Earlier this week Richard posted on movie production incentives as a development tool. This weekend’s WSJ has an interesting editorial by Jerry Bowyer investigating NFL Conference Championship teams Pittsburgh, Philadelphia, and Baltimore’s use of stadium centric development in recent years. (The Arizona Cardinals, based in the Phoenix-metro, is the fourth team playing this weekend.)
From the Op-Ed, Sports Mania Is a Poor Substitute for Economic Success;
“If there ever was a time to crow about the wonders of rebuilding a city around a professional sports team, this would be it. Three of the four teams remaining in the play-offs hail from cities — Baltimore, Philadelphia and Pittsburgh — that in recent years spent billions rebuilding their downtowns around pro sports facilities and other community “anchors.”
Except that there’s a problem. The teams might be competitive, but the cities definitely are not. All three continue to shrink in population, and have stagnant job markets and crumbling public schools.”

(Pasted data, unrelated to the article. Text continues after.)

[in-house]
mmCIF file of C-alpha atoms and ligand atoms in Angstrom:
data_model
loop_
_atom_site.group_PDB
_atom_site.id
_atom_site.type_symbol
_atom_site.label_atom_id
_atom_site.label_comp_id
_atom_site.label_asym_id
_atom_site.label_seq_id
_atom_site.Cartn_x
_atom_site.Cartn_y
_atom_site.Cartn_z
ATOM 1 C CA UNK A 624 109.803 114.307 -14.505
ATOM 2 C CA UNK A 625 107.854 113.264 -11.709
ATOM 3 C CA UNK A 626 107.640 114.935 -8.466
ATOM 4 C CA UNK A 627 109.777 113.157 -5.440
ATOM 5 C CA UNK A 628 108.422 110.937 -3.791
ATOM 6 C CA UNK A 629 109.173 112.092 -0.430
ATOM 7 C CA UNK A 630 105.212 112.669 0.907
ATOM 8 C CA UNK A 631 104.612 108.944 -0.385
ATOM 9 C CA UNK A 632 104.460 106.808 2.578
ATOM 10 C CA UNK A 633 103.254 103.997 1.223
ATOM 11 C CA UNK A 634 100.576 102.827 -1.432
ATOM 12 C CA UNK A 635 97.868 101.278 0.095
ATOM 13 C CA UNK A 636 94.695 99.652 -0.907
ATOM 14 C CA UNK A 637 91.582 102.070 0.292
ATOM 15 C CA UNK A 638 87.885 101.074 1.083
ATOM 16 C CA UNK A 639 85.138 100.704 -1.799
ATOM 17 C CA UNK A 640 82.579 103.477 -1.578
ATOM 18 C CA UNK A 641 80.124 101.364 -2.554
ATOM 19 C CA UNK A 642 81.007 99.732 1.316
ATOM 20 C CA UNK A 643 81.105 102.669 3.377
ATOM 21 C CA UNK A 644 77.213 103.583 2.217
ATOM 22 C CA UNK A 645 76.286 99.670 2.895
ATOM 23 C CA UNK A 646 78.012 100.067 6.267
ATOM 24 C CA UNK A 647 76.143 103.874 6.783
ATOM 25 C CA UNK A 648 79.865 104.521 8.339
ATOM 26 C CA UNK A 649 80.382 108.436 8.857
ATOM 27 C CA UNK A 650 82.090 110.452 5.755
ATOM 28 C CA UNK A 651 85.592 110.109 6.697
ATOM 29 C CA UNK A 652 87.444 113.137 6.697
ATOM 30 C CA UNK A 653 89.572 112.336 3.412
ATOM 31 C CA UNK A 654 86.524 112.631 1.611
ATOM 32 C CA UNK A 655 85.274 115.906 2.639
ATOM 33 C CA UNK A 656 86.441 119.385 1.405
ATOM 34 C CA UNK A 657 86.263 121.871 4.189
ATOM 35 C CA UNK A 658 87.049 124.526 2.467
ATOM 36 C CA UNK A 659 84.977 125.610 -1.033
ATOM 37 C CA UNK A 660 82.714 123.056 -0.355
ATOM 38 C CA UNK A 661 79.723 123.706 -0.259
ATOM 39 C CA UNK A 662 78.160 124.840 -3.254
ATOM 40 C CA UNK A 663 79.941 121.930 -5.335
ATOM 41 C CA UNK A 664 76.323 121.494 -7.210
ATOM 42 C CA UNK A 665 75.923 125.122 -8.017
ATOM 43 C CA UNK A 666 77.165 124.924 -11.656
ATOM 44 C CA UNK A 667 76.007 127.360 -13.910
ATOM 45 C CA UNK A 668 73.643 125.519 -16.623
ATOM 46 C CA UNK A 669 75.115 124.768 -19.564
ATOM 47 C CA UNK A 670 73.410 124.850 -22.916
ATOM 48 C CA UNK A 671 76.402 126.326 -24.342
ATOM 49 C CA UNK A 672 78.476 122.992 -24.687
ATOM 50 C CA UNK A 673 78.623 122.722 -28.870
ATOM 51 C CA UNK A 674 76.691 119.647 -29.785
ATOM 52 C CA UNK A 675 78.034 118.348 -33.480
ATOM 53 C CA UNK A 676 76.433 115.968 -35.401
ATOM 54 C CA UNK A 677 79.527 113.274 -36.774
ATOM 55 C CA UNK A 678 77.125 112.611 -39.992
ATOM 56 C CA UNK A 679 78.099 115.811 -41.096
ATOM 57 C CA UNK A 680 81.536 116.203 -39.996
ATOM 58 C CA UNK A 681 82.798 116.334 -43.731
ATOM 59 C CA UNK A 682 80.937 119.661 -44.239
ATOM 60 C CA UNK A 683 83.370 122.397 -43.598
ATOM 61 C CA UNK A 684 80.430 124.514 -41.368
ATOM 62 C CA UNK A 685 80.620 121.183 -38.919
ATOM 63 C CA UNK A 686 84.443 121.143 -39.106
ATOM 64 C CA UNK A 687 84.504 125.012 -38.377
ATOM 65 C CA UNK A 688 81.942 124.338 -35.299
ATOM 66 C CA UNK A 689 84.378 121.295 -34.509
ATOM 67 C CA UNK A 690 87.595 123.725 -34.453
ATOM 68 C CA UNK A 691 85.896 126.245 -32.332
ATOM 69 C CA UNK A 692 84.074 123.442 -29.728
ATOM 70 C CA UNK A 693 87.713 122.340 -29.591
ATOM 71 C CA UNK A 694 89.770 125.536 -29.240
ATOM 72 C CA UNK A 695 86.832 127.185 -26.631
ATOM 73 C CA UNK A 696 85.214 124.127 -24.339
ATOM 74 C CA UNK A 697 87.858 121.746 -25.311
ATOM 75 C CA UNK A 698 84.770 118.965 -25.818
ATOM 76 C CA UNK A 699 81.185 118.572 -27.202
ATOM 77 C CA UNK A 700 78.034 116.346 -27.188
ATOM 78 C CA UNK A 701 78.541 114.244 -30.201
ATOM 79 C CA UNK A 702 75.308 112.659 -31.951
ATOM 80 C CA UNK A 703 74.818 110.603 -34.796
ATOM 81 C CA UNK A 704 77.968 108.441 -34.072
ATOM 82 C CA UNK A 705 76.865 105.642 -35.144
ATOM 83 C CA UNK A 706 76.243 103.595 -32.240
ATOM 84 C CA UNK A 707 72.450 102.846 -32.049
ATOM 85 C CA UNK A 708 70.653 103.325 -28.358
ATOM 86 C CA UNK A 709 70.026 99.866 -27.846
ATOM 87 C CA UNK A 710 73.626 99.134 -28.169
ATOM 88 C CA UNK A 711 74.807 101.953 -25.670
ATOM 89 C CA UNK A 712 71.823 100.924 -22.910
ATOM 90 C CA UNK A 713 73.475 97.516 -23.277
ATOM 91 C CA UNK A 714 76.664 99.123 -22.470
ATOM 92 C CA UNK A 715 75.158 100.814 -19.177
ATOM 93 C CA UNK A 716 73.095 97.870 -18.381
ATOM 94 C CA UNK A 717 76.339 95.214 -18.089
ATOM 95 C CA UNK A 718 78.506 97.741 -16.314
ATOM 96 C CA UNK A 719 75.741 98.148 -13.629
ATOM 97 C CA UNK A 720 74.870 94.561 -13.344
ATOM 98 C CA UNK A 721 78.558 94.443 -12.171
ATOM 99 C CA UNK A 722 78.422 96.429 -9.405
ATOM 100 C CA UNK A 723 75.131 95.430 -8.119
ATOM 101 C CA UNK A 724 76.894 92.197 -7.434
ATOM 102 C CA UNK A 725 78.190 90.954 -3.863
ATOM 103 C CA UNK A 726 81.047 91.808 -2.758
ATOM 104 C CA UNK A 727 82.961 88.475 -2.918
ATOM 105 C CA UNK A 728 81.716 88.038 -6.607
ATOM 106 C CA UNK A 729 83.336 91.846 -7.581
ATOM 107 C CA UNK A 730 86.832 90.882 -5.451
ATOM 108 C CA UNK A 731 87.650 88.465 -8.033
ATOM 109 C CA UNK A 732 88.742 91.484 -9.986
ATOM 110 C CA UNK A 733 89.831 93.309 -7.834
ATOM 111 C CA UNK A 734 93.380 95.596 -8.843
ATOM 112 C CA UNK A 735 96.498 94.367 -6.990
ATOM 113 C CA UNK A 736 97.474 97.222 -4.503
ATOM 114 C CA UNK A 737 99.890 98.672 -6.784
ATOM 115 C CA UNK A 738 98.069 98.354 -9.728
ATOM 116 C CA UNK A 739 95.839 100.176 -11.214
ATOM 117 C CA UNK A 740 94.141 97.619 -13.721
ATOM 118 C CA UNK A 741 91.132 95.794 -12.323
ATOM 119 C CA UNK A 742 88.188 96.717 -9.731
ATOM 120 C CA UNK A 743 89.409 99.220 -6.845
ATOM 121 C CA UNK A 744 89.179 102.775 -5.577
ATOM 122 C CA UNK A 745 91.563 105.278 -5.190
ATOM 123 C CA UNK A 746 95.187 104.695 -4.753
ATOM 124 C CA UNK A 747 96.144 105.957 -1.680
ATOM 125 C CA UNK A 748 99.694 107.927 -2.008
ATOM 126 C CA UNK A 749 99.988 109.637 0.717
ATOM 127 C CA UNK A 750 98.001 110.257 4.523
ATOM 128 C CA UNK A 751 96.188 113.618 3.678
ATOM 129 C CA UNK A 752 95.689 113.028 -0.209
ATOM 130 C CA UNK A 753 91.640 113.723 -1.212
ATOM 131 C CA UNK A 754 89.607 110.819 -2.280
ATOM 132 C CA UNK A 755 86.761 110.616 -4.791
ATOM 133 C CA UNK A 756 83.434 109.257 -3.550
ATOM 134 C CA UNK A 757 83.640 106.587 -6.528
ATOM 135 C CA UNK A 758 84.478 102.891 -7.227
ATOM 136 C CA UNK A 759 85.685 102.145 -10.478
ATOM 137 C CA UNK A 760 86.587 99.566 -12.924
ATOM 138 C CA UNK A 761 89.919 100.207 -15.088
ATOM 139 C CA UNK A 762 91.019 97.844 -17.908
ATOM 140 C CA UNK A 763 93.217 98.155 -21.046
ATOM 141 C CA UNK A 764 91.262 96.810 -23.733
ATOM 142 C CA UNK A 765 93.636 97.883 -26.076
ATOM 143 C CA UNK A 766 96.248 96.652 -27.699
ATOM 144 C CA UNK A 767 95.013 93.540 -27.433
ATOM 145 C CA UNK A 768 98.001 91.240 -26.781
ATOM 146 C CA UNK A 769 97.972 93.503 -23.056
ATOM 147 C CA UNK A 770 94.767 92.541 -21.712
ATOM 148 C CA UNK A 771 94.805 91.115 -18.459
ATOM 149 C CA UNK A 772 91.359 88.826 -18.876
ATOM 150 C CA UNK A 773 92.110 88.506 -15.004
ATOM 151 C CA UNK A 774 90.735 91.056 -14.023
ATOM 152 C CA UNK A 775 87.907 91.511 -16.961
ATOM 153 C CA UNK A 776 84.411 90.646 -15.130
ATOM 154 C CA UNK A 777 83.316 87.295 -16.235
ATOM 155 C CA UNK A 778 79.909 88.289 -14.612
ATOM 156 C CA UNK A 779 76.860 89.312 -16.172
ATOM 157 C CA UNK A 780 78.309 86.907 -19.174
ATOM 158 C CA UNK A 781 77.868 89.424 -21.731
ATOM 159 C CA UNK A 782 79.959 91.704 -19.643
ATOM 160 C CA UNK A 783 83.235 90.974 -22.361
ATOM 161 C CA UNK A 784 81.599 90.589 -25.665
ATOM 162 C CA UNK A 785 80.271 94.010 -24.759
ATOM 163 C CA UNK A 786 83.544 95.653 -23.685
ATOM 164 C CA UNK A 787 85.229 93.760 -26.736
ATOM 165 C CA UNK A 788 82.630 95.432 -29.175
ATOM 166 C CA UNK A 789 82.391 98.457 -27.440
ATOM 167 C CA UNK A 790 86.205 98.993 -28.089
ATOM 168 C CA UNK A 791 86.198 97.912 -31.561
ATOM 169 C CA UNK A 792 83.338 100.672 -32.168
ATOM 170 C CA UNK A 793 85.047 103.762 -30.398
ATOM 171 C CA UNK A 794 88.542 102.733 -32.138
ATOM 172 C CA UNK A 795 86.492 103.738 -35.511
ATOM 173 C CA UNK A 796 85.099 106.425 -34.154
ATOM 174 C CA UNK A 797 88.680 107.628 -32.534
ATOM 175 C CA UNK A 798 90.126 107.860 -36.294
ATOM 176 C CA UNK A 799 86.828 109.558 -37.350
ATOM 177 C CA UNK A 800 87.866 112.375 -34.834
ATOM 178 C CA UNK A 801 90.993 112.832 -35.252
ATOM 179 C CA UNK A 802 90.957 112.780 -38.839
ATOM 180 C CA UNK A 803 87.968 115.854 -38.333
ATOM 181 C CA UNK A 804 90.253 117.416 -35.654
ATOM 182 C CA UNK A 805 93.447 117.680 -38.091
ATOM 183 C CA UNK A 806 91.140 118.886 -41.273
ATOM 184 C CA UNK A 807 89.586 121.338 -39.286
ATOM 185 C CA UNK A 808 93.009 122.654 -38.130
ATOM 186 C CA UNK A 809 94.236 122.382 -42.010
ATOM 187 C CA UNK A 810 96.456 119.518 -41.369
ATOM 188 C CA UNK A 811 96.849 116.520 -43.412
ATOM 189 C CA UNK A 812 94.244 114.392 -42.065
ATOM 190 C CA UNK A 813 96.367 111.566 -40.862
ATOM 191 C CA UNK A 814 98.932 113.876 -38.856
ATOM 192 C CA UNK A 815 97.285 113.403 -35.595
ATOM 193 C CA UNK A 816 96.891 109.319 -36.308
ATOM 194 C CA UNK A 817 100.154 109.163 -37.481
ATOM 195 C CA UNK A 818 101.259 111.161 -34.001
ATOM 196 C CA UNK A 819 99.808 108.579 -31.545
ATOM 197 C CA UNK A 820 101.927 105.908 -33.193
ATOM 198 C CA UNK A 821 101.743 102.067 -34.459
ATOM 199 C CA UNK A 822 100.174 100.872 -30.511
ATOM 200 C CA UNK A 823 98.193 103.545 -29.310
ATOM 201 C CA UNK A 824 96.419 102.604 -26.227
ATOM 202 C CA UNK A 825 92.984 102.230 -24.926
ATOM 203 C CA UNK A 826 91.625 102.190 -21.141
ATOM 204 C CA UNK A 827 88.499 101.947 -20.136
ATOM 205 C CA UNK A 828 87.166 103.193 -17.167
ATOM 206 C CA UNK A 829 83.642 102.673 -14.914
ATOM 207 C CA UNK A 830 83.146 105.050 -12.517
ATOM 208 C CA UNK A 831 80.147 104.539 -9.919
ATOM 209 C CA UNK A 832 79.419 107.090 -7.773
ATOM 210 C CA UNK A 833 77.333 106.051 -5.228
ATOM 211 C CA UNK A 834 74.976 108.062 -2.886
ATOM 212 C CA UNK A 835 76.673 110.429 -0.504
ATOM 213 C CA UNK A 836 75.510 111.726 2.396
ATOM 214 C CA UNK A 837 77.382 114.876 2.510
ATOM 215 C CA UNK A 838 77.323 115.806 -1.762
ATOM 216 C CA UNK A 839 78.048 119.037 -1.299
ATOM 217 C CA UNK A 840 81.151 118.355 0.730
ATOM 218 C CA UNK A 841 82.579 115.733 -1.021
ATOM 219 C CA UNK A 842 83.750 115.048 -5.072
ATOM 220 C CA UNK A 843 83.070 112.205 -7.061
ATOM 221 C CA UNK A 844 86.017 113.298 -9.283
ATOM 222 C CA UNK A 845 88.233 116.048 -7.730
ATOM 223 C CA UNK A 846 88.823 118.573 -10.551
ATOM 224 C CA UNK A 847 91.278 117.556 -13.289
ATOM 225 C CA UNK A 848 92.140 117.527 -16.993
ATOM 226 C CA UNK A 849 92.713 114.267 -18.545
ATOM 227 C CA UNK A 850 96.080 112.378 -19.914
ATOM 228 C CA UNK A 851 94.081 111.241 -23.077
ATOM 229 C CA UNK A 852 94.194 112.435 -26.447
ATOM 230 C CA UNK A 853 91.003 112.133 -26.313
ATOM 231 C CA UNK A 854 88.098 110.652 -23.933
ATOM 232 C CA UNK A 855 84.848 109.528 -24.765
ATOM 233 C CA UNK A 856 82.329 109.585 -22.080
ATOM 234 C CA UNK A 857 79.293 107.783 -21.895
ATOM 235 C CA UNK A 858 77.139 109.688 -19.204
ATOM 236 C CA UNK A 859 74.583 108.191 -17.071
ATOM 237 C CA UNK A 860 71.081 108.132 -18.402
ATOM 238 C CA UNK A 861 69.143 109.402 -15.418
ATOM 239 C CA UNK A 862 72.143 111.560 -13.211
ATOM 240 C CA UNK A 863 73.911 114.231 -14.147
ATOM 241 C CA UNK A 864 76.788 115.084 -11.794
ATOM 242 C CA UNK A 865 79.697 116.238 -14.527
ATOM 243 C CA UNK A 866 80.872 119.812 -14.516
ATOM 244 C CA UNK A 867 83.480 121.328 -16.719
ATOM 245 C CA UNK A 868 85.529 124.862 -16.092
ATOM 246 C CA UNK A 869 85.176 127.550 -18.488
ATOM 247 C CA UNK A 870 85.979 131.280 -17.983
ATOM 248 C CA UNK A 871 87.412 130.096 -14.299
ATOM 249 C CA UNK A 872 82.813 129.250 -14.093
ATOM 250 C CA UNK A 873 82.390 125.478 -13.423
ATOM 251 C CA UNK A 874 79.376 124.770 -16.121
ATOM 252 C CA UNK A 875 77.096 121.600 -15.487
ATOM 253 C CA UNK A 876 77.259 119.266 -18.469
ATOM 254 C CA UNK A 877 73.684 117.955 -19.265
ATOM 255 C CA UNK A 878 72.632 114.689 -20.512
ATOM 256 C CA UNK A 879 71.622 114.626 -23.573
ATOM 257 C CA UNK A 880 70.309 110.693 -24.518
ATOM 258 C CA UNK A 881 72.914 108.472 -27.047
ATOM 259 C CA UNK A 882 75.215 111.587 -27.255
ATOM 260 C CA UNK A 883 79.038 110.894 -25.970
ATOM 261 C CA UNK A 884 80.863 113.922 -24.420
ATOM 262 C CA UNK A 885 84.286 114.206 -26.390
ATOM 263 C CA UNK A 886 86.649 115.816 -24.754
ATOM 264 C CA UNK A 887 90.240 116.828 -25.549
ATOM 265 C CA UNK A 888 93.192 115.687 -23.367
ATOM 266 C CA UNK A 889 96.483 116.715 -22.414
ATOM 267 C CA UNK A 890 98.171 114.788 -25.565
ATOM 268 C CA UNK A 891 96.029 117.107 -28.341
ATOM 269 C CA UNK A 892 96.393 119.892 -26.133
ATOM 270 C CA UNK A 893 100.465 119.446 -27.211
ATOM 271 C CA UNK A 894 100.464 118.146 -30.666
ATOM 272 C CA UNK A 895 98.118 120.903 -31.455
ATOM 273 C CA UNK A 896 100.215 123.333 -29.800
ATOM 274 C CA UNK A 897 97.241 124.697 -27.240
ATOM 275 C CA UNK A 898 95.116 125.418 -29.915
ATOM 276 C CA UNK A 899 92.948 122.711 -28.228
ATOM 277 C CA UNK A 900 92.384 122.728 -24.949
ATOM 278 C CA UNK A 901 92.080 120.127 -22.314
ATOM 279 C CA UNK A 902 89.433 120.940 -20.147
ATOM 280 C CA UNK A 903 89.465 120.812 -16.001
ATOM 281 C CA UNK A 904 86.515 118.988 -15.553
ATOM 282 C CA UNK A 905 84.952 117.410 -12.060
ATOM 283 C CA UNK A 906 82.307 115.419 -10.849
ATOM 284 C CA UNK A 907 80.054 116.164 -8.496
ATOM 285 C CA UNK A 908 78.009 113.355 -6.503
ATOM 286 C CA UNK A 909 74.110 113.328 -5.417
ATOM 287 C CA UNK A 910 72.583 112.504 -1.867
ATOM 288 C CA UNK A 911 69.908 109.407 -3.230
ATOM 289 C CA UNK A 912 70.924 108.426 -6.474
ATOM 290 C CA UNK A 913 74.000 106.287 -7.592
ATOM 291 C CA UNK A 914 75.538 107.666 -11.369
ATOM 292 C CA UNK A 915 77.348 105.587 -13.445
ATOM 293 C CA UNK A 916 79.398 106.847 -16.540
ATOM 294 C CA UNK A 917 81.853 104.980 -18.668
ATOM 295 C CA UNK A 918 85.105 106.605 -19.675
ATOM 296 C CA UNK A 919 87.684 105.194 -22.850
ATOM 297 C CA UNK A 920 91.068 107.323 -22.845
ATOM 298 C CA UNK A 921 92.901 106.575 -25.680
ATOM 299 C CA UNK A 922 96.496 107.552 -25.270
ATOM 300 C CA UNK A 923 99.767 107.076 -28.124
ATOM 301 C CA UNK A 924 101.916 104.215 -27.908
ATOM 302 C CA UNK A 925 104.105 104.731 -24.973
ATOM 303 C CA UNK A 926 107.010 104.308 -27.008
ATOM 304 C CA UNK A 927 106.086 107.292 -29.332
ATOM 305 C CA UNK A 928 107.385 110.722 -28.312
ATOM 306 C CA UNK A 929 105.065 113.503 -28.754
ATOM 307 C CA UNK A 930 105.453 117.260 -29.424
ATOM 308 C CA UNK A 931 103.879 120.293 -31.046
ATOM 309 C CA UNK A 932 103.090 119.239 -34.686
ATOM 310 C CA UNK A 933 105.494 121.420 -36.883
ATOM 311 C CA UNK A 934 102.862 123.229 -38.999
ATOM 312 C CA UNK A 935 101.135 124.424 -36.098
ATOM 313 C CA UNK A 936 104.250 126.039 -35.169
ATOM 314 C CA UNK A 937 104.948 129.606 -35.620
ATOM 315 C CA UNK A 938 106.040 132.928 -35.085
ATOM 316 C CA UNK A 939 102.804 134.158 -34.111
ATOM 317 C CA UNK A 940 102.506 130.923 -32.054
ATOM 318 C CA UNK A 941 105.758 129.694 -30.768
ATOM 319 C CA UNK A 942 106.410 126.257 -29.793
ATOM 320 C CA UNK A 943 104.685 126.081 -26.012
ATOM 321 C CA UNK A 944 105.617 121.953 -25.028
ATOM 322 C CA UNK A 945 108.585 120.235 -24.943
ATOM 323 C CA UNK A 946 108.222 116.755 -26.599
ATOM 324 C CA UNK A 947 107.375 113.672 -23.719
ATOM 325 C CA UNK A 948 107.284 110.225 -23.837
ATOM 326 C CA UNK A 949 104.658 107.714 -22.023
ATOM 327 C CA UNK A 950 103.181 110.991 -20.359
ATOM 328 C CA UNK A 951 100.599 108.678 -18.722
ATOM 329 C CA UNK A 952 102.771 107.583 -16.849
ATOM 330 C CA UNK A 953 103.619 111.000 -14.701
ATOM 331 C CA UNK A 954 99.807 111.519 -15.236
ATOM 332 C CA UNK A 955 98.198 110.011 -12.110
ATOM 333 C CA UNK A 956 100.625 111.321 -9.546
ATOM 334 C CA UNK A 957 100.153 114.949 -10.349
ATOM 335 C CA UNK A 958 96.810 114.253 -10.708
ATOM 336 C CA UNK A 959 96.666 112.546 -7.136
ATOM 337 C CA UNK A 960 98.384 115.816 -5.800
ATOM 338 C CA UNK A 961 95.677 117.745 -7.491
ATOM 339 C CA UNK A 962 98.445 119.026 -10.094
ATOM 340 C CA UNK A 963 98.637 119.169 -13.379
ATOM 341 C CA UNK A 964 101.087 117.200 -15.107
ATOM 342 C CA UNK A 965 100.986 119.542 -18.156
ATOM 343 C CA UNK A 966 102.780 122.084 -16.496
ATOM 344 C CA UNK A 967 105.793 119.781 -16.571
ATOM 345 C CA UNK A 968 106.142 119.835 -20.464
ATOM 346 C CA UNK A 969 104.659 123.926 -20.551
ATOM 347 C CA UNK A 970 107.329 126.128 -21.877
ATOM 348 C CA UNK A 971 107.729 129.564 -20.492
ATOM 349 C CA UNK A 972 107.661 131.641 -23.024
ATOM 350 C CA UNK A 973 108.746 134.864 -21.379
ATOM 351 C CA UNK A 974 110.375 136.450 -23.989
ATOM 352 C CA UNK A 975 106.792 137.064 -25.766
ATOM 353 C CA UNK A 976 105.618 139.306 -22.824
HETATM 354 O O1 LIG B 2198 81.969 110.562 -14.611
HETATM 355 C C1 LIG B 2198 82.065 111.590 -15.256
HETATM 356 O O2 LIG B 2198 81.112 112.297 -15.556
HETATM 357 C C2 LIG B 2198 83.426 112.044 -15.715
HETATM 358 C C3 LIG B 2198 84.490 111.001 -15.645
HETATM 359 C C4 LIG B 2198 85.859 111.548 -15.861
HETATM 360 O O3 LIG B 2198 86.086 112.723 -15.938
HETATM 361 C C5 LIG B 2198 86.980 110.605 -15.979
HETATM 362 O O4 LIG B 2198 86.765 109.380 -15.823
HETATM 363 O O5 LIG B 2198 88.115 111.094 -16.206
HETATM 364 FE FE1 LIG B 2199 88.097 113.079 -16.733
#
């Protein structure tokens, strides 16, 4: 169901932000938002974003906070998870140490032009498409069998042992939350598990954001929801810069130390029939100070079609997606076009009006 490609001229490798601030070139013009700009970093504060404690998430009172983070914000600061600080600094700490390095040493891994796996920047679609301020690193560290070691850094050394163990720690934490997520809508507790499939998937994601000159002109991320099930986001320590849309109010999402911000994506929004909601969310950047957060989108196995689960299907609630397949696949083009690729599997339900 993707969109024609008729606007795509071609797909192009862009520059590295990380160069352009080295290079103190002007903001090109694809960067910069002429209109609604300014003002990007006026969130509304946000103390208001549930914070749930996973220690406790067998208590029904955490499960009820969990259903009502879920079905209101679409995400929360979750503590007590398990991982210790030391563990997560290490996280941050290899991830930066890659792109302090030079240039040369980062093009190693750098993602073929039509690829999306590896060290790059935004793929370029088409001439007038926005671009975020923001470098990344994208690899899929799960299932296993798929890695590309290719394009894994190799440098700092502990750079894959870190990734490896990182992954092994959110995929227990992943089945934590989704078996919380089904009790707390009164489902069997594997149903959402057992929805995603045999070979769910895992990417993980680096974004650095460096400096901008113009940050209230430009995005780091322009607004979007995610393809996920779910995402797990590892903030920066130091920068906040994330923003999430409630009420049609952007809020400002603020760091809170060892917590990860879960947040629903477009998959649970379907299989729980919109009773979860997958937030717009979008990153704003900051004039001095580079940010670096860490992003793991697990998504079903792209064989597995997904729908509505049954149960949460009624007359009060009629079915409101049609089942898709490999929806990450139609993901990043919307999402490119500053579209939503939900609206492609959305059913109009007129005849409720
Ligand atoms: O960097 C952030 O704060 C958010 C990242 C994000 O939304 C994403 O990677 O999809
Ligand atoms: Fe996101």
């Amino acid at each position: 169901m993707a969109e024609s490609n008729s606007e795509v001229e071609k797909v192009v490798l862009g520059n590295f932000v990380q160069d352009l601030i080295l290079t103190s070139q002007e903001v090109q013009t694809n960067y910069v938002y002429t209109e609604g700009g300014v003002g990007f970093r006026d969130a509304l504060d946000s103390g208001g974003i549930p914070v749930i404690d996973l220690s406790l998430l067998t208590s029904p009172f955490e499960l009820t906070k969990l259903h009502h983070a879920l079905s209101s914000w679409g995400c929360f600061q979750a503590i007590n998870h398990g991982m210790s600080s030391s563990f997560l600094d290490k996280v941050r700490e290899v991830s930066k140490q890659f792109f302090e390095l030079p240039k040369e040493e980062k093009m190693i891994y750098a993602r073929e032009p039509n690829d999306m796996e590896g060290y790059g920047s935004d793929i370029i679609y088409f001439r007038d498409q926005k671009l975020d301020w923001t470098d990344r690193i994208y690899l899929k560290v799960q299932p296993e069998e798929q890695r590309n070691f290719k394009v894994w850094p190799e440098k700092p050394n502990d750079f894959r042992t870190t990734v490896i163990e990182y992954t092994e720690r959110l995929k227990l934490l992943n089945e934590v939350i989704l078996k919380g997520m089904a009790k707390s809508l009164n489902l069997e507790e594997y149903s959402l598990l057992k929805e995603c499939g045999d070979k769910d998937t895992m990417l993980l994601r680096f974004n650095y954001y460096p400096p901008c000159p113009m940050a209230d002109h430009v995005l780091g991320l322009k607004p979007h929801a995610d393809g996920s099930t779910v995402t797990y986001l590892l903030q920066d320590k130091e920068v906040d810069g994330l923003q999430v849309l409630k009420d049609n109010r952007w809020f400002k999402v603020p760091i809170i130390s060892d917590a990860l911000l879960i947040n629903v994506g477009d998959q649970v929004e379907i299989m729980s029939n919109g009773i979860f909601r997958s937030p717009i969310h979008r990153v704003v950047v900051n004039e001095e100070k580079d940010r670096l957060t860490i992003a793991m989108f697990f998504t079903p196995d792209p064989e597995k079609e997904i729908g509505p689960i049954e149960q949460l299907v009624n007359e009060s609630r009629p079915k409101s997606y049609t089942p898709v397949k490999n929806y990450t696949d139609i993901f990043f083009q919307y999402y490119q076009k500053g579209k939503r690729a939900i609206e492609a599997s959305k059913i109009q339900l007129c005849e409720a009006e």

“When the Steelers were in the Super Bowl in 2006 I was the host of a radio show in Pittsburgh. I argued that the franchise was an exercise in leadership excellence in a city whose politicians were anything but. Numerous callers hammered me. They said there are a lot of “Steelers” bars across the country, and that proved the city still had some national respect. Indeed, there are hundreds of watering holes dispersed across America loaded with fanatical devotes of the Pittsburgh Steelers. “Where are the Seahawks bars?” the callers asked.
In Seattle, of course. That city has gained population while Pittsburgh lost it. Steelers bars are the visible cultural artifact of a kind of economic diaspora.”
I am a huge sports fan and appreciate many of the new stadiums across the country and know the record is mixed – look at the benefits of the privately financed Verizon Center in D.C’s China Town. Clearly the devil is in the financing details and the overall balance of the regional economy as to whether stadiums help or hurt economic success.